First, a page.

What if an angel were to say this to you, “O man [or woman] greatly loved, fear not, peace be with you; be strong and of good courage.”
Wow—“greatly loved”—what a tag! It’s a greeting given to Daniel three times in Daniel 9-10, first by the angel Gabriel and then by another heavenly speaker who might have been Christ in a Christophany. “Greatly loved” is such a powerful heavenly accolade for a mere human!
It’s especially surprising since many folks today believe God’s love is absolutely flat: a love spread evenly to all humans. As in, “God loves everyone!” The idea is usually pitched under the language of the Greek ‘agape’ made out to be a love-of-the-will. And with this broad-brush and disaffected love he never favors one person above any other.
To a skeptical ear this sort of love amounts to bland religious rhetoric that dissipates relationship in favor of empty religion. And by contrast it elevates the words given to Daniel. God’s love is actually specific and openly affectionate. It represents devotion much closer to the mutual love of a bride and groom on their wedding day than to the disaffected let-me-provide-for-your-needs ‘love’ of traditional religion.
It’s certainly true that in John 3:16—“For God so loved the world”—God’s expansive love was offered to the world through Jesus. But within that love God still discriminates among the lovely, the ordinary, and the awful—God actually has favorites! He cares for his creation with an ideal goodness in view: the “good works he prepared beforehand for us to walk in them.” And when sin took over the world he grieved, not wishing that any should perish. He’s a jealous God.
So it’s important that we recognize our part in the exchange of affective love. While the Father loves us, his love starts with and comes to us through the Son as the Spirit’s outflow of the Christ-to-God union.
Yet we can despise the Son—and, in fact, everyone does from Adam’s failure onward. Jesus became our competition as one who confronts our rebellion and pride. He properly insists on maintaining his divine role among us: he’s God and we aren’t!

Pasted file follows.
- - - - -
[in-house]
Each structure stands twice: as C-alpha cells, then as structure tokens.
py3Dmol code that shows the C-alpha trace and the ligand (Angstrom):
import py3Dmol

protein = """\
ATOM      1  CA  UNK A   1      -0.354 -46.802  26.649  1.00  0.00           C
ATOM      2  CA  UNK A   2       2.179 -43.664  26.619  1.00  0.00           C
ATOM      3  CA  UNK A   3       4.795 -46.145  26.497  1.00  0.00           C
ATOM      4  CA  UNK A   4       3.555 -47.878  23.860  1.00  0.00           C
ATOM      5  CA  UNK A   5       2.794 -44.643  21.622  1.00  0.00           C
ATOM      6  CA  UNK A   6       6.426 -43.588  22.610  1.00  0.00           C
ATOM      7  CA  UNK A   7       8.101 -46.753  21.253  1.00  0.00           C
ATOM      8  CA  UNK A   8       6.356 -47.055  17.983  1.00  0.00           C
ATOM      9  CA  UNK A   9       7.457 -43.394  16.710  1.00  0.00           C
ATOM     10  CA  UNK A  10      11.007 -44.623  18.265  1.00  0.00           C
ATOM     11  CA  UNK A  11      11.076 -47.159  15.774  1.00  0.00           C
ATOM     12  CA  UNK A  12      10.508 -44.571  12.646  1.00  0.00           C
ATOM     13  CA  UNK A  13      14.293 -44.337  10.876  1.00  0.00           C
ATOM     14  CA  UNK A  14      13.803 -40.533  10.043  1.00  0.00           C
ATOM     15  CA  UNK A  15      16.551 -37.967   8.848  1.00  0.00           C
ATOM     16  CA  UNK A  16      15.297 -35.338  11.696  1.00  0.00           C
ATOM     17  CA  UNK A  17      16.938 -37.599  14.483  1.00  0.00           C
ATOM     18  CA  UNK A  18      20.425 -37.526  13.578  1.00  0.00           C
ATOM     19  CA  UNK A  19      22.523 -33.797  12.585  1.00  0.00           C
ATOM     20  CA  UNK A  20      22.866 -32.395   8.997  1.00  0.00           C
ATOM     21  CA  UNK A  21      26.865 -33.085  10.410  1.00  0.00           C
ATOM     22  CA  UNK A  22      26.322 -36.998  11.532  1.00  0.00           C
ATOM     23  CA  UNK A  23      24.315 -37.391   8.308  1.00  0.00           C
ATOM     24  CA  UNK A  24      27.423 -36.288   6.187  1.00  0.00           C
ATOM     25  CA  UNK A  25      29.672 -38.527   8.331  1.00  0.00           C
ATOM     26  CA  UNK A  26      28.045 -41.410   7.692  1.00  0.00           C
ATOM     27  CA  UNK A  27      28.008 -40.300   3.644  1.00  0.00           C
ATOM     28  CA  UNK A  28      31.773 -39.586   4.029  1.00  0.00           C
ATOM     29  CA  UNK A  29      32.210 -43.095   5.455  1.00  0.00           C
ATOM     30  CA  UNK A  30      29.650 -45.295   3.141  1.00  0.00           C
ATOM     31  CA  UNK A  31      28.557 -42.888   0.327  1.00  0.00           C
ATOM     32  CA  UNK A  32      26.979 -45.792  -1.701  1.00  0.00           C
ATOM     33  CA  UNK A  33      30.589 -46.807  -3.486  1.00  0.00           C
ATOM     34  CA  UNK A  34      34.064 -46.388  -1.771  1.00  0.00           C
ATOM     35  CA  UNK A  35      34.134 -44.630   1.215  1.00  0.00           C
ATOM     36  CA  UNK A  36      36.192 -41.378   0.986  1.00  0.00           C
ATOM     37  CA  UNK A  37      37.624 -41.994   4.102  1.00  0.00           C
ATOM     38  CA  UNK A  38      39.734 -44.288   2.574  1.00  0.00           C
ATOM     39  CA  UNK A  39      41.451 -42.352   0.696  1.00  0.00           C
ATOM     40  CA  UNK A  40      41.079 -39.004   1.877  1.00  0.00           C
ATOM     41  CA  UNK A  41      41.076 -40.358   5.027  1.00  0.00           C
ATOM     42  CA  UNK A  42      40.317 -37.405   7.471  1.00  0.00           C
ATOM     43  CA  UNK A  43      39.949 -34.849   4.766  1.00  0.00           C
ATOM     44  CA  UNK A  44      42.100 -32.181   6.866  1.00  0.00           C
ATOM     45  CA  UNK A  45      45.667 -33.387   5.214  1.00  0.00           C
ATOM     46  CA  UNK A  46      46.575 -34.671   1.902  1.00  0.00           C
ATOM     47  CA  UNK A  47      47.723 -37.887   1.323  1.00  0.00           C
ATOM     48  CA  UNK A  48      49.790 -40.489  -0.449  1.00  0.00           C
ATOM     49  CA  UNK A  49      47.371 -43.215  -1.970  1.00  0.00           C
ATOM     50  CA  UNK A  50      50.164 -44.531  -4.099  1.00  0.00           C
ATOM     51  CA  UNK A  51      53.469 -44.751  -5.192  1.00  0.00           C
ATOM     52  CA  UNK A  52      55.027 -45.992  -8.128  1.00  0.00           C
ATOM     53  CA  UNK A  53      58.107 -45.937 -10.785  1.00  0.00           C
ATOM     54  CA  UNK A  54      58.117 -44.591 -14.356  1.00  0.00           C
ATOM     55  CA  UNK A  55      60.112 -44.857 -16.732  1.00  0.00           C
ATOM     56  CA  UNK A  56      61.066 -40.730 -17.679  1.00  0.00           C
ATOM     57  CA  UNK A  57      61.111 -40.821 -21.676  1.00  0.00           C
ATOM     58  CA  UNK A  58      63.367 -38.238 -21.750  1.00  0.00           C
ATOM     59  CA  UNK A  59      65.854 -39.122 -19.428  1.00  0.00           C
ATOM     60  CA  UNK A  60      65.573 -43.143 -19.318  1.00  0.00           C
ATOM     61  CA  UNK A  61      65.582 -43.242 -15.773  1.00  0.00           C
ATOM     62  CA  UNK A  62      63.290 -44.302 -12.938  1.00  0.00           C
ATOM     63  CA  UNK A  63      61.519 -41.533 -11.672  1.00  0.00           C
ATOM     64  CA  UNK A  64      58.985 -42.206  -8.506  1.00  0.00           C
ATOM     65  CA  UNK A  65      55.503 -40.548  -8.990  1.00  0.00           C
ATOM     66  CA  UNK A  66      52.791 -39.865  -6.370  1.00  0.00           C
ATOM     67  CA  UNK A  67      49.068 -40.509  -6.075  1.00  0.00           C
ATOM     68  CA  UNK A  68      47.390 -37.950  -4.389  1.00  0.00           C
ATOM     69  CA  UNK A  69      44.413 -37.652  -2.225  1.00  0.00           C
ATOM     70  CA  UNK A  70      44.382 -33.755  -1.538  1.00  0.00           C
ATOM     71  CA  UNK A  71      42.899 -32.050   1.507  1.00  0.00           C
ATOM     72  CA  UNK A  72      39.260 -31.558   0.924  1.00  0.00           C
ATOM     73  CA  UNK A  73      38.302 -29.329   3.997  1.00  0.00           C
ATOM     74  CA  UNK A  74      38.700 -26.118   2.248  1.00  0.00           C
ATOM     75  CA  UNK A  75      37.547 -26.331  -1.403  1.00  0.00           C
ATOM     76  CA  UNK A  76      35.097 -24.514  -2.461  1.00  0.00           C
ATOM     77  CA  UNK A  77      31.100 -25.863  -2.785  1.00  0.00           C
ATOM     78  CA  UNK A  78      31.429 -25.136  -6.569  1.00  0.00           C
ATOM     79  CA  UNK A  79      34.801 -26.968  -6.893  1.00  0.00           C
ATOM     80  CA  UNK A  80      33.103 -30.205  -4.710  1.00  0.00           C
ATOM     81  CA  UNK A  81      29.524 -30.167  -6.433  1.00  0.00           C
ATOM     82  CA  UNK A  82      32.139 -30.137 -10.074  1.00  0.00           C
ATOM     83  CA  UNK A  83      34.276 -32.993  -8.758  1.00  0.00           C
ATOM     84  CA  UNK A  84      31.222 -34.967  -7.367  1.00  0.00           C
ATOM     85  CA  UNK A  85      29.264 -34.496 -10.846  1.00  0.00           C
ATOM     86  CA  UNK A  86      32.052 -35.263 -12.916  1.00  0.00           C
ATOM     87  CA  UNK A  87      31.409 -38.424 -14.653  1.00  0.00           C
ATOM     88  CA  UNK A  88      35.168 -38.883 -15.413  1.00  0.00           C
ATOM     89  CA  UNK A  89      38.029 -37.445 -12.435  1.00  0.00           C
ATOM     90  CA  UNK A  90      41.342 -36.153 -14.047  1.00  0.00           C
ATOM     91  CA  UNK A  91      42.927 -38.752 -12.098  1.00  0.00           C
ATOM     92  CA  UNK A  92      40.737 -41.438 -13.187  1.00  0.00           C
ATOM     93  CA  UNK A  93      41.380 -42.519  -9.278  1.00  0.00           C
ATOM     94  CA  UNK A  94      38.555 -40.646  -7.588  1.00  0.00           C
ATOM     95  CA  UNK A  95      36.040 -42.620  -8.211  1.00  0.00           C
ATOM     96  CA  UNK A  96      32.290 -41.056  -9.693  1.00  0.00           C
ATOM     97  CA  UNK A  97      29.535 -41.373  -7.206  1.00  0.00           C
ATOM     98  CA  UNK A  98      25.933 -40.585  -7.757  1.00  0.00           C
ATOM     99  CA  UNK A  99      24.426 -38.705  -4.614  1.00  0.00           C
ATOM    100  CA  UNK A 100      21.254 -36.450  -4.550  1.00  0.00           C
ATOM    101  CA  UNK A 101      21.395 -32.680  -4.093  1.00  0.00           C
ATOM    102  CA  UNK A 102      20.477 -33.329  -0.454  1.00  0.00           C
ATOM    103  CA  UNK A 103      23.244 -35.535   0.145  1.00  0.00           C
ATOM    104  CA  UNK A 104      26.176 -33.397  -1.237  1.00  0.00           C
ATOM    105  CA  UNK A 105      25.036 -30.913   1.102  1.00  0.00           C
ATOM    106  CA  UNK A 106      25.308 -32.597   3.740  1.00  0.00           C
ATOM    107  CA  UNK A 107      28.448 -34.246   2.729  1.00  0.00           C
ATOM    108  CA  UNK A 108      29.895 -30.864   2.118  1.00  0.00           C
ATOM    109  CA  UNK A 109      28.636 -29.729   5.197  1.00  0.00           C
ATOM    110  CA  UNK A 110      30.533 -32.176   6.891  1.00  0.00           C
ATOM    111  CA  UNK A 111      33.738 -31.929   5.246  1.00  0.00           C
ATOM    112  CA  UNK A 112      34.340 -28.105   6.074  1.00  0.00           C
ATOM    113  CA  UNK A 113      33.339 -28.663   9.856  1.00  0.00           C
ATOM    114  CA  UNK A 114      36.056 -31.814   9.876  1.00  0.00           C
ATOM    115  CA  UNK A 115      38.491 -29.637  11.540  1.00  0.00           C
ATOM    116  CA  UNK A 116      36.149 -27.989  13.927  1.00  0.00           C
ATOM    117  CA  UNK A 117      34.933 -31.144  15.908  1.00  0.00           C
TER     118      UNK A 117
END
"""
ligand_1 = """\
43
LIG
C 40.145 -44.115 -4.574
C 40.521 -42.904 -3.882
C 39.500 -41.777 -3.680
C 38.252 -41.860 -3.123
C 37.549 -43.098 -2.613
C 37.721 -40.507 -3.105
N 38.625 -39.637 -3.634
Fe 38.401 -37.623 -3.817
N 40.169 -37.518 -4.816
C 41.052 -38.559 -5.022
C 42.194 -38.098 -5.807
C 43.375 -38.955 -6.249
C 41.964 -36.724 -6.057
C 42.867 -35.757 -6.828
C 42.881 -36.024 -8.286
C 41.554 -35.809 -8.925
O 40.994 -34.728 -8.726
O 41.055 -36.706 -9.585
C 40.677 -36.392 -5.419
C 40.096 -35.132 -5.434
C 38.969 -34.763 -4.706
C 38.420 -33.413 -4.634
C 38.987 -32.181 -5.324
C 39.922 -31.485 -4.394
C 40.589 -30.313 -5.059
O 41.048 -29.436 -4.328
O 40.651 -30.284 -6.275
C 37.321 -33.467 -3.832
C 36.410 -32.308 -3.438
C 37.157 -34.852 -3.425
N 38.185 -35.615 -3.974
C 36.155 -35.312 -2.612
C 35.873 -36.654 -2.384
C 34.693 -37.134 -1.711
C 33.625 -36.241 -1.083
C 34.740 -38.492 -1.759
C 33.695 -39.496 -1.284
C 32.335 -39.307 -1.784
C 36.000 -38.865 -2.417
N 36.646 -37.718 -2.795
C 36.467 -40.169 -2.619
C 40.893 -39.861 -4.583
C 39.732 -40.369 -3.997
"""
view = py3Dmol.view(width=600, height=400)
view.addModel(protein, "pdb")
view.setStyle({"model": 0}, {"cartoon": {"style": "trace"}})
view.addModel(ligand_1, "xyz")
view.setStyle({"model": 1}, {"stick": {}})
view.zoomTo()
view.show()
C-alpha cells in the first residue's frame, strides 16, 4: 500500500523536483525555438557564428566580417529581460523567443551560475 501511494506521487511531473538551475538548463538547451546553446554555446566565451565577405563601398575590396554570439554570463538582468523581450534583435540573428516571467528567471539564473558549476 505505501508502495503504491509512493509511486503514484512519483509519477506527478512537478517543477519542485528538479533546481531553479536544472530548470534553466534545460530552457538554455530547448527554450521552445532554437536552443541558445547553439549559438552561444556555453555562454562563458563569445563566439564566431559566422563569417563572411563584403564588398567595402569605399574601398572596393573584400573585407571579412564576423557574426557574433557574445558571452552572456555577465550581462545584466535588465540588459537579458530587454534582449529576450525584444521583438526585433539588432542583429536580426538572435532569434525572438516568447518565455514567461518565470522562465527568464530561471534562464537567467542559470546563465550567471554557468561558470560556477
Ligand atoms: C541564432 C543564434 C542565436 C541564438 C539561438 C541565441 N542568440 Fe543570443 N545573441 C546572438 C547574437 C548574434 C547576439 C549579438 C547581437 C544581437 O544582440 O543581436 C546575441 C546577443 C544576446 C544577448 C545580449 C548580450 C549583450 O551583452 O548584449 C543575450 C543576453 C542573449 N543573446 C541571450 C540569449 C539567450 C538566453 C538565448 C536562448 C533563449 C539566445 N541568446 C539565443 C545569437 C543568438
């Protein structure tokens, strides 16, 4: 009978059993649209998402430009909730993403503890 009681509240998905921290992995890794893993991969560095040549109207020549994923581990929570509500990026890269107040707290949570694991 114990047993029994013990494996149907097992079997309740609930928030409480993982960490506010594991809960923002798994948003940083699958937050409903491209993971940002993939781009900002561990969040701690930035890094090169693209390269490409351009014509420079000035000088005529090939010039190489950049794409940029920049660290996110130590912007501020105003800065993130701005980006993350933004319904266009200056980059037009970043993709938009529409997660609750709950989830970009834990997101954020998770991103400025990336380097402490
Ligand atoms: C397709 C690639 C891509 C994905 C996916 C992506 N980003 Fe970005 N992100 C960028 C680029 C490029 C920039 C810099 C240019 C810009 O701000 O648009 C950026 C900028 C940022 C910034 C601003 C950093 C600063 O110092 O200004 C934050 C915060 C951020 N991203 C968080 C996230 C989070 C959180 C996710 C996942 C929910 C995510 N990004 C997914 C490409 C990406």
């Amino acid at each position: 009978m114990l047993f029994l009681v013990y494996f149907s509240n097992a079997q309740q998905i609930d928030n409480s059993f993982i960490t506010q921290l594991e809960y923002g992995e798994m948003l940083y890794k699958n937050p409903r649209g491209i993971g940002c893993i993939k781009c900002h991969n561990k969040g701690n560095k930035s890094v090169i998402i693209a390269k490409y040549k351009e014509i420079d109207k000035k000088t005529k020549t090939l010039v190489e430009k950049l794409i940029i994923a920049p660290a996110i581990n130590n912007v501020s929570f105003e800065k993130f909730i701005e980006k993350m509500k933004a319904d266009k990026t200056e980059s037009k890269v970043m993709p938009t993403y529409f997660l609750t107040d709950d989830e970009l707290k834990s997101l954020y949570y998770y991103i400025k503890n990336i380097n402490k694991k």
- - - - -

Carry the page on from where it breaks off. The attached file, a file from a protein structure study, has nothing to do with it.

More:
So when some of us—and only some—finally have our eyes opened by the Spirit’s awakening and spirit-prodding work we repent. And with that we finally see the Son’s inimitable beauty and goodness. He becomes our heart-captivating presence.
So while the nations rage against him many of us are drawn to love him—to “kiss the Son.” And in that response God shows his work of sifting wheat from chaff. As John wrote in his gospel prologue none of this is by “the will of the flesh nor of the will of man, but of God.”
With that premise in mind let’s track John’s progression. When Jesus spoke of God’s love for the world in John 3 these were not his last words. He later makes a clear demarcation between “the world” and those “not of this world” in John 17. His original offer of love to “the world” narrowed in John 3:19 when “the world” rejected Jesus and “loved the darkness rather than the light because their works were evil.” God won’t force himself on us if his love isn’t reciprocated.
So what made Daniel “beloved”? And, to add another Bible favorite, why did God refer to David as “a man after his own heart”? How are some saved while others remain hardened? We don’t have a final answer. Yet the stark summary in Matthew 22:14—“Many are called but few are chosen”—is set in a parable that pits human disaffection against Divine mercy. He saves by his own gracious choosing, and not many of his “elect” are wise, powerful, or impressive.
And so we have in David and Daniel relationships that display human reciprocity. Once we’re alive to God in Christ we have the freedom and invitation to be bold in our responses. Real love is never flat! It’s always strong, bold, and rich in passion. And God, with the angels in heaven, liked what they saw in Daniel! So the Bible report of Daniel’s dramatic greetings calls out to us. Who else had a reputation in heaven as “greatly loved” by God and his angels?
I, for one, want that for myself. I want everything our wonderful Lord has to offer! And as many hearts are joined together with a passion for Jesus burning bright, angels will enjoy watching us and cheering us on!